If shoring is being installed as the excavation works progress, no worker should enter any part of an unsupported trench.

In case excavations are less than 2 meters deep and where each section of the excavation is open for a short period of time (less than one week), you might need to consider shoring that uses soil arching.

Shoring that uses soil arching

When you slightly compress soil without allowing the soil to move outward, it will produce an arching effect.

You will need a competent person’s recommendation for each specific case; however, generally the closer the shoring is, the better soil arching works.

Image source: TSNZ



Trench shields and boxes differ from shoring as shoring is designed to prevent collapse where

shielding and boxes are only designed to protect workers from cave-ins and similar incidents.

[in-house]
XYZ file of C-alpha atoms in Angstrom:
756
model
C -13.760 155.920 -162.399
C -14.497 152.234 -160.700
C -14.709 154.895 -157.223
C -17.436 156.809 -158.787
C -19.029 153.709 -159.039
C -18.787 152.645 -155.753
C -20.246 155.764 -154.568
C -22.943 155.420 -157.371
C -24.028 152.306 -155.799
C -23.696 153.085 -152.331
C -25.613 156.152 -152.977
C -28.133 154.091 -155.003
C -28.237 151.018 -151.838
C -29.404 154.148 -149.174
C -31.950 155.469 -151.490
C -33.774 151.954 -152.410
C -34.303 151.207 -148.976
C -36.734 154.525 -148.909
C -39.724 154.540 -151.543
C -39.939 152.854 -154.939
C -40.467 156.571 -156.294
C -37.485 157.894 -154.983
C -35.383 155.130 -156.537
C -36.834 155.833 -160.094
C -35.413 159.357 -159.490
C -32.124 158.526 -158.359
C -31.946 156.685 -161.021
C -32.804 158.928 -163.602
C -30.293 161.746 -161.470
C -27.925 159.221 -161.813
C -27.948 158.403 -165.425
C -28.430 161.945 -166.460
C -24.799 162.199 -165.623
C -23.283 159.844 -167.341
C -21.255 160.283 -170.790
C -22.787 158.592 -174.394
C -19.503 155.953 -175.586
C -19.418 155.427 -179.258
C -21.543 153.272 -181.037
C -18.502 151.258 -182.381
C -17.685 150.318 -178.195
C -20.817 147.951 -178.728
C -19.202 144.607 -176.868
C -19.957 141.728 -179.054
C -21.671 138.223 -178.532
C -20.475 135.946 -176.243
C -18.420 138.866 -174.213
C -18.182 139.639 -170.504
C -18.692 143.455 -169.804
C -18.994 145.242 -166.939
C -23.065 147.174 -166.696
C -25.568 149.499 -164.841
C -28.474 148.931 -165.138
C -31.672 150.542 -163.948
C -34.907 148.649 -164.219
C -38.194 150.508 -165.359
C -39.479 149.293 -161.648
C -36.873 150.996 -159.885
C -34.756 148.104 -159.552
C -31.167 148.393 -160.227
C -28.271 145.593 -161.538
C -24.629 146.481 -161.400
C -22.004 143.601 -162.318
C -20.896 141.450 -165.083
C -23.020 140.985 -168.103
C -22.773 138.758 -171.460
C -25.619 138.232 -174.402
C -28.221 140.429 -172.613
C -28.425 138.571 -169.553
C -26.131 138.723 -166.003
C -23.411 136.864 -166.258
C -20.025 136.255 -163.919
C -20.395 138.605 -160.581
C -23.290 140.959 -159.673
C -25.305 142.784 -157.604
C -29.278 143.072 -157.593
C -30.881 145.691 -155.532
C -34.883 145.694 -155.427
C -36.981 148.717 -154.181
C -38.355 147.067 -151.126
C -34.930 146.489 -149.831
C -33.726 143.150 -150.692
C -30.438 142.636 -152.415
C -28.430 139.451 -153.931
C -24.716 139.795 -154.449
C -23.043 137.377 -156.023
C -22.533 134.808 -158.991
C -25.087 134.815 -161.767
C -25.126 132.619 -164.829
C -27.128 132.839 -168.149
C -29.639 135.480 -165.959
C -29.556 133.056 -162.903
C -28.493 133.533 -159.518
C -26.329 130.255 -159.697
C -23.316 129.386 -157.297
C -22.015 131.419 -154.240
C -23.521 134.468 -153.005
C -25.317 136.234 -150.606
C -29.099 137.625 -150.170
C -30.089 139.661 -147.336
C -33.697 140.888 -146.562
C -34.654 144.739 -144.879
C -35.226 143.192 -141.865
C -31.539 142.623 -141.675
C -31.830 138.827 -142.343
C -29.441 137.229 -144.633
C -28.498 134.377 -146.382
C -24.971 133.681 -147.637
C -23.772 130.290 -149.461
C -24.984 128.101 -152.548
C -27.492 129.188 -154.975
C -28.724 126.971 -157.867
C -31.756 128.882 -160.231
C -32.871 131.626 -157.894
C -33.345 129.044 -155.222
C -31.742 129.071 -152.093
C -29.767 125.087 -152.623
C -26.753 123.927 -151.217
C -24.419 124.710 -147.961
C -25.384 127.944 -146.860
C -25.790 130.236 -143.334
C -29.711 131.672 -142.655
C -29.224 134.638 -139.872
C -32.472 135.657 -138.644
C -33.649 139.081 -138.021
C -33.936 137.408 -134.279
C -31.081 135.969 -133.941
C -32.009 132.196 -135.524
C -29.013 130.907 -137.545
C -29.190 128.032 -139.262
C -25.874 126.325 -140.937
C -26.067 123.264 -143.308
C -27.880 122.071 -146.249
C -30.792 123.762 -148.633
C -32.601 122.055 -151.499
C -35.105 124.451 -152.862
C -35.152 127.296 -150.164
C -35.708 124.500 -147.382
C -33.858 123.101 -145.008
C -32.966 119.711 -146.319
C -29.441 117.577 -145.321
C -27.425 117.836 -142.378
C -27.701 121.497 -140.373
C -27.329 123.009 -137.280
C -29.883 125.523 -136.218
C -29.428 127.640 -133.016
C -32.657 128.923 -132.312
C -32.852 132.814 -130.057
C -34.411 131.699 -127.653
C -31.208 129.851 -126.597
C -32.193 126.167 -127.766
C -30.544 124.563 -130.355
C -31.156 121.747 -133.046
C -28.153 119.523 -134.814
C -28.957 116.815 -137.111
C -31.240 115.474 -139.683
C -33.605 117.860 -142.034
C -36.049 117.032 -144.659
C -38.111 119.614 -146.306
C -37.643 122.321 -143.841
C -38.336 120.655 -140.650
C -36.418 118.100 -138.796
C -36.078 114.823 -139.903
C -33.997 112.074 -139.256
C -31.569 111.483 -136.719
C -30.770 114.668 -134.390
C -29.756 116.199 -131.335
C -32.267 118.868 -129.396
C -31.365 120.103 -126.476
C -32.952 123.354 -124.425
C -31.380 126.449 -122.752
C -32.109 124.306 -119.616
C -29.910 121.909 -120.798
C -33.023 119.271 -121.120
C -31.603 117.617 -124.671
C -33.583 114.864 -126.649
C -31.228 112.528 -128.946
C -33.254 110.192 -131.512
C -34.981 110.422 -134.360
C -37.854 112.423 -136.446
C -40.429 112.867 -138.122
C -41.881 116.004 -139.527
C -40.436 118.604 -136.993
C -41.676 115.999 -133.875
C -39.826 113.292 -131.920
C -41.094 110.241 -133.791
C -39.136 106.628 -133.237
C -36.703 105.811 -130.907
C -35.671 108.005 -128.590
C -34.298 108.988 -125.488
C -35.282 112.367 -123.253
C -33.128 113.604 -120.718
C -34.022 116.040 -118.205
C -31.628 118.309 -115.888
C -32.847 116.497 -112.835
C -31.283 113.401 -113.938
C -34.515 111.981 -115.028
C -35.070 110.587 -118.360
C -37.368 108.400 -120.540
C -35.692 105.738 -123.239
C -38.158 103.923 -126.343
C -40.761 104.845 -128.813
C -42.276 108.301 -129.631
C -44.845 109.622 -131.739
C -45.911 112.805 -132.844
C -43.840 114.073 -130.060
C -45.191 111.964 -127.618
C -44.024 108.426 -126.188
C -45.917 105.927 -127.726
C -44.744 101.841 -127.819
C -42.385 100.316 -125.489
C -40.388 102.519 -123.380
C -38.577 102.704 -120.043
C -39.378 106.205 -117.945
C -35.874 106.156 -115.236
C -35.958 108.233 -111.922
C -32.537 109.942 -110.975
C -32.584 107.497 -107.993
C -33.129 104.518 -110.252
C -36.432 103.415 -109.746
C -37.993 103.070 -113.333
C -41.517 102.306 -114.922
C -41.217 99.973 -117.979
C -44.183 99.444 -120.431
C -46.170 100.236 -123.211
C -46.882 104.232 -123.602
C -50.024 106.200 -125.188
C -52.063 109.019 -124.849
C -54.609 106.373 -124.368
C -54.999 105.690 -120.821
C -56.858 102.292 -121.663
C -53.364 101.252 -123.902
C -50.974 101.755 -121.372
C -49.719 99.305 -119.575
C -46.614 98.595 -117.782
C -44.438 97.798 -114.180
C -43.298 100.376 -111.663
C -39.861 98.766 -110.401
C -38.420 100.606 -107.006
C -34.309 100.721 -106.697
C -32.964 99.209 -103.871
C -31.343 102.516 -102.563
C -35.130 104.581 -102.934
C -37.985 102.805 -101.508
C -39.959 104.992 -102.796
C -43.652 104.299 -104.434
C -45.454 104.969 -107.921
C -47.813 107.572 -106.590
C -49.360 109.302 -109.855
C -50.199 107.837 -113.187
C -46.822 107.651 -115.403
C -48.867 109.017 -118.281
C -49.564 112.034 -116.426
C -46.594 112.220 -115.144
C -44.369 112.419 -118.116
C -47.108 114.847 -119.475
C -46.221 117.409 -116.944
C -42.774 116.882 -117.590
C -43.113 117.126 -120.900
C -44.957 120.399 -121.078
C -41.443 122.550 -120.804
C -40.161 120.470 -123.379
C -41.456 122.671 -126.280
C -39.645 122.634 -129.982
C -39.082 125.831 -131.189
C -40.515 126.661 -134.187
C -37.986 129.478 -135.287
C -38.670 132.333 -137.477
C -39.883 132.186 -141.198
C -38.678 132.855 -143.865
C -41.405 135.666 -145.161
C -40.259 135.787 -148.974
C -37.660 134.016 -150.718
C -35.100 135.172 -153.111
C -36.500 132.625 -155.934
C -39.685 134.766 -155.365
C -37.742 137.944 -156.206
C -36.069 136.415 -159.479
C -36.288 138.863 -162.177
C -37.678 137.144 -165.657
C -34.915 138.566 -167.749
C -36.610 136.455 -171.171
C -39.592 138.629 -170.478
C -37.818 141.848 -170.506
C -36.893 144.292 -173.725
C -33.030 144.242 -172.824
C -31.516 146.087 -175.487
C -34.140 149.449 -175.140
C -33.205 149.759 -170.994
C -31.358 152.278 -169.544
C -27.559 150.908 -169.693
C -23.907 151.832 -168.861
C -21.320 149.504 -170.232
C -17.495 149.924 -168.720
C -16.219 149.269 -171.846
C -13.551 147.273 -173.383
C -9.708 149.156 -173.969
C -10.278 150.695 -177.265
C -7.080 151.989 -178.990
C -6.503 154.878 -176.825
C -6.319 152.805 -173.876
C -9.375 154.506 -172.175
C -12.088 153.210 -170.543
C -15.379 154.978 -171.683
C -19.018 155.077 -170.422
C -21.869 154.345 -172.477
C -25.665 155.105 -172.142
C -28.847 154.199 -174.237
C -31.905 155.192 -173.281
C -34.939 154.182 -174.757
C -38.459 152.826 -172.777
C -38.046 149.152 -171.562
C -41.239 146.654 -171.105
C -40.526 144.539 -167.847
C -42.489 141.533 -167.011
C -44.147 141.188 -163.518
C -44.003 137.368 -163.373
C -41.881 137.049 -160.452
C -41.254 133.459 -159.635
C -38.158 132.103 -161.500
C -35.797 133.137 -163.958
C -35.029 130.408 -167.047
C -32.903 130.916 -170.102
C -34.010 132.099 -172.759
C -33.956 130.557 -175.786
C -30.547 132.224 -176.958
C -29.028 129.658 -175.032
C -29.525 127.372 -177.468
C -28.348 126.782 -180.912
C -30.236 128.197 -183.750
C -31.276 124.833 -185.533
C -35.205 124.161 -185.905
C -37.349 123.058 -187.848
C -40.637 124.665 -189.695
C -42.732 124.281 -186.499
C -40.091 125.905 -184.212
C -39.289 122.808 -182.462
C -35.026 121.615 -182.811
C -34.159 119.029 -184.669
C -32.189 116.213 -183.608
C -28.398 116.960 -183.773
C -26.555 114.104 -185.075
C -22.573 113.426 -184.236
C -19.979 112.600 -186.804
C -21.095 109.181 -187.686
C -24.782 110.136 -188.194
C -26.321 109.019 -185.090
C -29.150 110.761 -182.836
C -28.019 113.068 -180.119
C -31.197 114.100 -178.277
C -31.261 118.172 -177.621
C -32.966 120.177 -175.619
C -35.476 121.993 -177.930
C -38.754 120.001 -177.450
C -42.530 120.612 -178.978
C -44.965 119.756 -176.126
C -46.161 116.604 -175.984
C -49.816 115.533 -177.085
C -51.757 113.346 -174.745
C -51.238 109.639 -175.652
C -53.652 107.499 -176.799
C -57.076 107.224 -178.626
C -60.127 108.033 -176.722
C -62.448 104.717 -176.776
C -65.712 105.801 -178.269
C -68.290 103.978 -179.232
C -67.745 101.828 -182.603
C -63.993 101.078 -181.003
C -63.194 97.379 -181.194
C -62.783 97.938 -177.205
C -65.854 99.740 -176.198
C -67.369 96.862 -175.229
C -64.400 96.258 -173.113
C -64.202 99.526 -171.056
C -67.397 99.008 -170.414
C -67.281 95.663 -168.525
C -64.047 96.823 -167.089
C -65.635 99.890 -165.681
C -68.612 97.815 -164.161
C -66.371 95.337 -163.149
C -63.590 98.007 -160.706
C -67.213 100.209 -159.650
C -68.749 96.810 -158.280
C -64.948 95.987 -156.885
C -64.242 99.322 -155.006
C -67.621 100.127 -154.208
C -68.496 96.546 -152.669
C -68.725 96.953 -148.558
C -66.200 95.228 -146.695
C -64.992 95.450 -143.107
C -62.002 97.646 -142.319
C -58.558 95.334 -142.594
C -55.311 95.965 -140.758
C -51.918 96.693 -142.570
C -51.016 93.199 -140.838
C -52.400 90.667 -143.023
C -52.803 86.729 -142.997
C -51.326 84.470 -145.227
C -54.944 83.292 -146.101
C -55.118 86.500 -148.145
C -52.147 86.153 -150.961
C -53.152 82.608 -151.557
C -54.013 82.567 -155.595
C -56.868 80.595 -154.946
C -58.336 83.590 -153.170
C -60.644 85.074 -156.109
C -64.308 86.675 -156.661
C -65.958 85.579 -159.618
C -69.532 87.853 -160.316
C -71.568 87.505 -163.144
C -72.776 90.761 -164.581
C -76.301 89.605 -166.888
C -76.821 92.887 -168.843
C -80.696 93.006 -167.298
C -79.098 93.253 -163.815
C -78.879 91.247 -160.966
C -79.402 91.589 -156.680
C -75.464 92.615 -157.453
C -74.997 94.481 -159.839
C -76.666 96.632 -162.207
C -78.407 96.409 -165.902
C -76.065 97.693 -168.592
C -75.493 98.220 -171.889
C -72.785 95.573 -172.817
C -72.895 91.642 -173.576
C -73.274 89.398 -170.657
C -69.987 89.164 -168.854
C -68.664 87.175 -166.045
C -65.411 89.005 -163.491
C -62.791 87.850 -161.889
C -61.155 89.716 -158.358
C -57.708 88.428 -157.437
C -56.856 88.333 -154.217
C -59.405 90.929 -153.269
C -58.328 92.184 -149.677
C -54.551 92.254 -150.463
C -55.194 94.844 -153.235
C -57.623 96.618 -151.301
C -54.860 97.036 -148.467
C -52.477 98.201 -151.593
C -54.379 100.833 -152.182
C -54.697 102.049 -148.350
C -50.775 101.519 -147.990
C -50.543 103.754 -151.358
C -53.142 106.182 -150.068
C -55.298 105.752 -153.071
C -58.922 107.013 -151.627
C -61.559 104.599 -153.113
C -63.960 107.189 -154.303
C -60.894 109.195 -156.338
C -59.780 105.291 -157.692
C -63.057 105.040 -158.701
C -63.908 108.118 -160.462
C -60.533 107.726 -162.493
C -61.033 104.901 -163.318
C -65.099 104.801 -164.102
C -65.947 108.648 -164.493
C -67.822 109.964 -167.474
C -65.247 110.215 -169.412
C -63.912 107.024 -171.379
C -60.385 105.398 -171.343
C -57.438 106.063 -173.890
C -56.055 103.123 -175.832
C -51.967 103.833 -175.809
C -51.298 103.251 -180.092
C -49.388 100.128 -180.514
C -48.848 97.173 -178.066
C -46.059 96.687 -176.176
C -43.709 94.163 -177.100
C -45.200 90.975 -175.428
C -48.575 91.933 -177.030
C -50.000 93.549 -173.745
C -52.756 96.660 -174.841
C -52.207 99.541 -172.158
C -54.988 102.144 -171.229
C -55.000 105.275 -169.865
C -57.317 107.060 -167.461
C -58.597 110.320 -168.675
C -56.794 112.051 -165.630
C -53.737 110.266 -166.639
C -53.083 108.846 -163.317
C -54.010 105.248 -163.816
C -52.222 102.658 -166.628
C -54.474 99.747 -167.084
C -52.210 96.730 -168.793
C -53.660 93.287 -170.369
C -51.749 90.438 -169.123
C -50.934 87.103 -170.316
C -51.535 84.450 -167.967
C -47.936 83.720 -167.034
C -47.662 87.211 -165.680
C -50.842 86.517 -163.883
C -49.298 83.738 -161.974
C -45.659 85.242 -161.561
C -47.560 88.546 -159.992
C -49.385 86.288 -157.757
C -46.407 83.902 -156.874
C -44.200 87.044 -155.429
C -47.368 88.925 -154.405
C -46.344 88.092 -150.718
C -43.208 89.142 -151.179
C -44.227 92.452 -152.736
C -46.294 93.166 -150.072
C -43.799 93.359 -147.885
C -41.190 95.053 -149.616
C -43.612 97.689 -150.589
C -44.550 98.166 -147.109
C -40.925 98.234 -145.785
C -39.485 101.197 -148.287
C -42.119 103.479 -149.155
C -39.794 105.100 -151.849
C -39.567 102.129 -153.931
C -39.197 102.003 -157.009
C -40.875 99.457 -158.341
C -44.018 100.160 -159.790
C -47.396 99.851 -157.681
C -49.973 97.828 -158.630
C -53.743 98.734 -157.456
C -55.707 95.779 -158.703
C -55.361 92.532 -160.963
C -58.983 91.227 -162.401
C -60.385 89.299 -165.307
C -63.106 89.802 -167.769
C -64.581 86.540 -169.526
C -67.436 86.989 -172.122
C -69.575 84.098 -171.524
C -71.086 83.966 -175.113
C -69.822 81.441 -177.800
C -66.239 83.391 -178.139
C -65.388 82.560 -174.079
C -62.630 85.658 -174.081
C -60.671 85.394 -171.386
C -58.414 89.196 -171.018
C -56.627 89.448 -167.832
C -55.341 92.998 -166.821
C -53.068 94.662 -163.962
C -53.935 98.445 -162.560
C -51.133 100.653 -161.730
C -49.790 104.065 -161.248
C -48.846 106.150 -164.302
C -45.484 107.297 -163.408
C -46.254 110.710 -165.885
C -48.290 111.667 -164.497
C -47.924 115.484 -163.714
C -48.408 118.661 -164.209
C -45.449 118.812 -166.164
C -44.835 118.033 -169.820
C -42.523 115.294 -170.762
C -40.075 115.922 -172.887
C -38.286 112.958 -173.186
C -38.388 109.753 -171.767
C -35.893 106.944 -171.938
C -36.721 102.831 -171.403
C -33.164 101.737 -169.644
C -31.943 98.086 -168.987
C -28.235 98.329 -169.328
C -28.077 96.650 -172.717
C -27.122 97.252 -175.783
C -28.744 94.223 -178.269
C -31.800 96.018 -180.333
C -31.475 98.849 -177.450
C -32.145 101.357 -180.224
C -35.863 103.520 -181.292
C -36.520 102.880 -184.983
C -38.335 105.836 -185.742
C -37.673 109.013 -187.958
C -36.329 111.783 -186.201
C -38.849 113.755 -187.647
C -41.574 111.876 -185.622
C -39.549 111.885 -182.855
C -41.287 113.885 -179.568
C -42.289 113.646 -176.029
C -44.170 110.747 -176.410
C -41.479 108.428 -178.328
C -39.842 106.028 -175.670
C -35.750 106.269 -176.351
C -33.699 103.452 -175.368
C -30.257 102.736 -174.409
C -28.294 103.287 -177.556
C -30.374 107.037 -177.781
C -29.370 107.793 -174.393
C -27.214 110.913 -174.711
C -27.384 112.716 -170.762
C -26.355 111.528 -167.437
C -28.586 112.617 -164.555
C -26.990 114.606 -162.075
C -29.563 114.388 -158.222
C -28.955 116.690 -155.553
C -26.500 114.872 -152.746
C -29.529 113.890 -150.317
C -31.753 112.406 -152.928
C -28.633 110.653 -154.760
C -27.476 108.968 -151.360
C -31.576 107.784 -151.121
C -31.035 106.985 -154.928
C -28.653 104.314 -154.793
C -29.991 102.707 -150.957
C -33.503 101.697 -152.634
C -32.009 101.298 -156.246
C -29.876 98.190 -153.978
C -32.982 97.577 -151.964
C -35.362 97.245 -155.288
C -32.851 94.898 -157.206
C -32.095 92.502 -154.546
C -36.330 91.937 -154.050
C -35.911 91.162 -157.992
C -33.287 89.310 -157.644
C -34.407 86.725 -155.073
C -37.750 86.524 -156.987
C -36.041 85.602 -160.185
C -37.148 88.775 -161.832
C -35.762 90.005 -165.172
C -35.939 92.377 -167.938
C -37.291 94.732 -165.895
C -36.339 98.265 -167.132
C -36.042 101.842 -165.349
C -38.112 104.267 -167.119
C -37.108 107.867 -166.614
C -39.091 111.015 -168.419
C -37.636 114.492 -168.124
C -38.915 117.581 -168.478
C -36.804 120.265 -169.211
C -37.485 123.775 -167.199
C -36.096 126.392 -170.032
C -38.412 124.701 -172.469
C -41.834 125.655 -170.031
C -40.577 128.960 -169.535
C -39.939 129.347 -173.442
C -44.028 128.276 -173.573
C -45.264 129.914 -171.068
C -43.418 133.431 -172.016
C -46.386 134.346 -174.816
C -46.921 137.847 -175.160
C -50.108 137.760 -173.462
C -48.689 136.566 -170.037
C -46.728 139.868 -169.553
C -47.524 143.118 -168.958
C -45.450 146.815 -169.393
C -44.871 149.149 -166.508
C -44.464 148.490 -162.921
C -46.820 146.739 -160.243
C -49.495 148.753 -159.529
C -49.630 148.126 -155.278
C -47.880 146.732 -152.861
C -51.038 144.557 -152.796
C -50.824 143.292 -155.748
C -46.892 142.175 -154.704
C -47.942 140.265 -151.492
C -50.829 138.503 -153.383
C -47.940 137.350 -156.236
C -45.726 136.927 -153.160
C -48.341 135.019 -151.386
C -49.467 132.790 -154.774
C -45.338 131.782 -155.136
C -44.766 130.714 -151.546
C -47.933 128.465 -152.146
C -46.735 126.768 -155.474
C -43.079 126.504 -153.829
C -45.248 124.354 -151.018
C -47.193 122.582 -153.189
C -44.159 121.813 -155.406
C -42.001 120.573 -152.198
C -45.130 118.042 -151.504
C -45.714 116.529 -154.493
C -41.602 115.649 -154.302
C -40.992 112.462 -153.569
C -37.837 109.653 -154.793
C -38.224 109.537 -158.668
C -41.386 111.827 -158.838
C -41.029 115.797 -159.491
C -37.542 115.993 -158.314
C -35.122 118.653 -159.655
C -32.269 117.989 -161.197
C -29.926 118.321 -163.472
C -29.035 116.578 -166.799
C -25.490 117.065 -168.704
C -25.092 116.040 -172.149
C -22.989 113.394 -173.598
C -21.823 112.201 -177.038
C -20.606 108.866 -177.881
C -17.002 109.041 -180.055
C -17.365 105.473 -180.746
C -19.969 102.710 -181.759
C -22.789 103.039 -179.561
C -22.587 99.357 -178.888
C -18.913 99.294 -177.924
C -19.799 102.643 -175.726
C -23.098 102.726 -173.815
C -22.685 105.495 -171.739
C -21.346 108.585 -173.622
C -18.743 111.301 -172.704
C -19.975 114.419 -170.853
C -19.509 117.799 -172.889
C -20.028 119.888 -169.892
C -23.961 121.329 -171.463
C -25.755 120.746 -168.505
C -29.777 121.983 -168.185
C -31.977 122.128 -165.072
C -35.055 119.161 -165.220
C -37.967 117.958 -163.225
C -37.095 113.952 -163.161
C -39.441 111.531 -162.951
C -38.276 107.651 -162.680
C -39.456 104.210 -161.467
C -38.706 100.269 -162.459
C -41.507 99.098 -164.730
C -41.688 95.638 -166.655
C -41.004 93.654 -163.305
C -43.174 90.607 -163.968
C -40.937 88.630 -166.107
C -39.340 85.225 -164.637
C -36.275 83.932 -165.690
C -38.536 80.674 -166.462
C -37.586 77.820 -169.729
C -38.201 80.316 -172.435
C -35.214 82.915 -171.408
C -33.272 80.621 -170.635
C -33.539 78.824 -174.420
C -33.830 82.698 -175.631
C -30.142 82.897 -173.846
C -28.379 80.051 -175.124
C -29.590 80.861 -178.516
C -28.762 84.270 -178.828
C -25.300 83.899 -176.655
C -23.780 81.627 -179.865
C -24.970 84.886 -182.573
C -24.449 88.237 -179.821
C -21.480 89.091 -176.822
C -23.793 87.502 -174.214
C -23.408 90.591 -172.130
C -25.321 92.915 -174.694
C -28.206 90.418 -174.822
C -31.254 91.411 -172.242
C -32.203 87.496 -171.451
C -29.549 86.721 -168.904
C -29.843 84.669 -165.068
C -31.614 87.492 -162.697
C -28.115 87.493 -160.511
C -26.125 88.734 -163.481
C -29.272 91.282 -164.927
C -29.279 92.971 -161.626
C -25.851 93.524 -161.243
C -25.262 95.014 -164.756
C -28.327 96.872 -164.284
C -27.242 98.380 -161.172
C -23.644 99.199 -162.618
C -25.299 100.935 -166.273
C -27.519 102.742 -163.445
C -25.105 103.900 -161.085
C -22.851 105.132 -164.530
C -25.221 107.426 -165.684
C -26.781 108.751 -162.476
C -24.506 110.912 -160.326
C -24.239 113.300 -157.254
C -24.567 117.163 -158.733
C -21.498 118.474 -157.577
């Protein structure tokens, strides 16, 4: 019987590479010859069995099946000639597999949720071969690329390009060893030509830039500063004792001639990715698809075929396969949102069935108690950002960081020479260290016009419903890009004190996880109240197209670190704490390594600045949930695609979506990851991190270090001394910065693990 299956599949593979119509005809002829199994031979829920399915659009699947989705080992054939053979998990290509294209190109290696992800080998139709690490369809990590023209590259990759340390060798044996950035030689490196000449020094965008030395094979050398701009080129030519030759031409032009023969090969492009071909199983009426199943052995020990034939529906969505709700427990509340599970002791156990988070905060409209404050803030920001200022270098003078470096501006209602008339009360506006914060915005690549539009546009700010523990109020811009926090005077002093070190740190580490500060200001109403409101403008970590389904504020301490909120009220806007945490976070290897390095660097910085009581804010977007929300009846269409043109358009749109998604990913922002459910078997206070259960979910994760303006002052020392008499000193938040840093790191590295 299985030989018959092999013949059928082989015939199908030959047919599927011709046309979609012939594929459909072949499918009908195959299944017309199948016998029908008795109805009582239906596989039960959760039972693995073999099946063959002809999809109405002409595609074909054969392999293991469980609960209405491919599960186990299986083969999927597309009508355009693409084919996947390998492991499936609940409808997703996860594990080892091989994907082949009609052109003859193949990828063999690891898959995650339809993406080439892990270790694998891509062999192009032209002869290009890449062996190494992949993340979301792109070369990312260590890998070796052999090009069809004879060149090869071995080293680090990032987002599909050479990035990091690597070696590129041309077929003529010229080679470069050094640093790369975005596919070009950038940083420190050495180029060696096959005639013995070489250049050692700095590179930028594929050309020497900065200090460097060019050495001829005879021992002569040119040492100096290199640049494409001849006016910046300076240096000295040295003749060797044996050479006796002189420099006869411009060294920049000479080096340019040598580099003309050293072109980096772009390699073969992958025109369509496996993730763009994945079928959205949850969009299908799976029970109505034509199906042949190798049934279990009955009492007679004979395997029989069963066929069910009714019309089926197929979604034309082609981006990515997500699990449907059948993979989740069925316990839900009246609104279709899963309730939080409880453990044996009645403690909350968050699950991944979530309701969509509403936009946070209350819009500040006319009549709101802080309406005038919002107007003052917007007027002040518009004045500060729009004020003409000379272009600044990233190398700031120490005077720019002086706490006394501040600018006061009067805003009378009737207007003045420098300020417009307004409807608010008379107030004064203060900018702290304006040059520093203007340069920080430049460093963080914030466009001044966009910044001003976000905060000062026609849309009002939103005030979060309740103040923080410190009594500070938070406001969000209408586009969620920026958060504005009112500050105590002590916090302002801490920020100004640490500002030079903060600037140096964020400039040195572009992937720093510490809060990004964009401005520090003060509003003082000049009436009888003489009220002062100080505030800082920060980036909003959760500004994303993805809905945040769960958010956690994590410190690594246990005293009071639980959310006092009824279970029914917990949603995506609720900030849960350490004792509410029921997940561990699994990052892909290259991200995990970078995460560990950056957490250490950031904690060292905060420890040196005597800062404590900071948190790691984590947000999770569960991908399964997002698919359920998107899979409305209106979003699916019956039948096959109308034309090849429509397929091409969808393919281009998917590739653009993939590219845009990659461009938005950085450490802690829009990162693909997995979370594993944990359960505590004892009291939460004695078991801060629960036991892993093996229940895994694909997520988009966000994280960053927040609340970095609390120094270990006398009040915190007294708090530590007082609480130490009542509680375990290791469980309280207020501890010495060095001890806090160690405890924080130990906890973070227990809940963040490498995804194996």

Image source: Pro-Tec Equipment


With specific lifting points for installation and removal, shields and boxes are used in trenches to withstand the earth pressures and protect workers within them. Shields can be permanently installed or designed to be moved along as work progresses.

De-Watering As A Control Measure

Necessary control measures should be provided before anyone is allowed to work in excavations where water has collected or is collecting.

Water may collect because of:

  • surface run-off after heavy rain;
  • a nearby swamp, dam, lake, river or storm water drain;
  • a high groundwater table seeping into the excavation.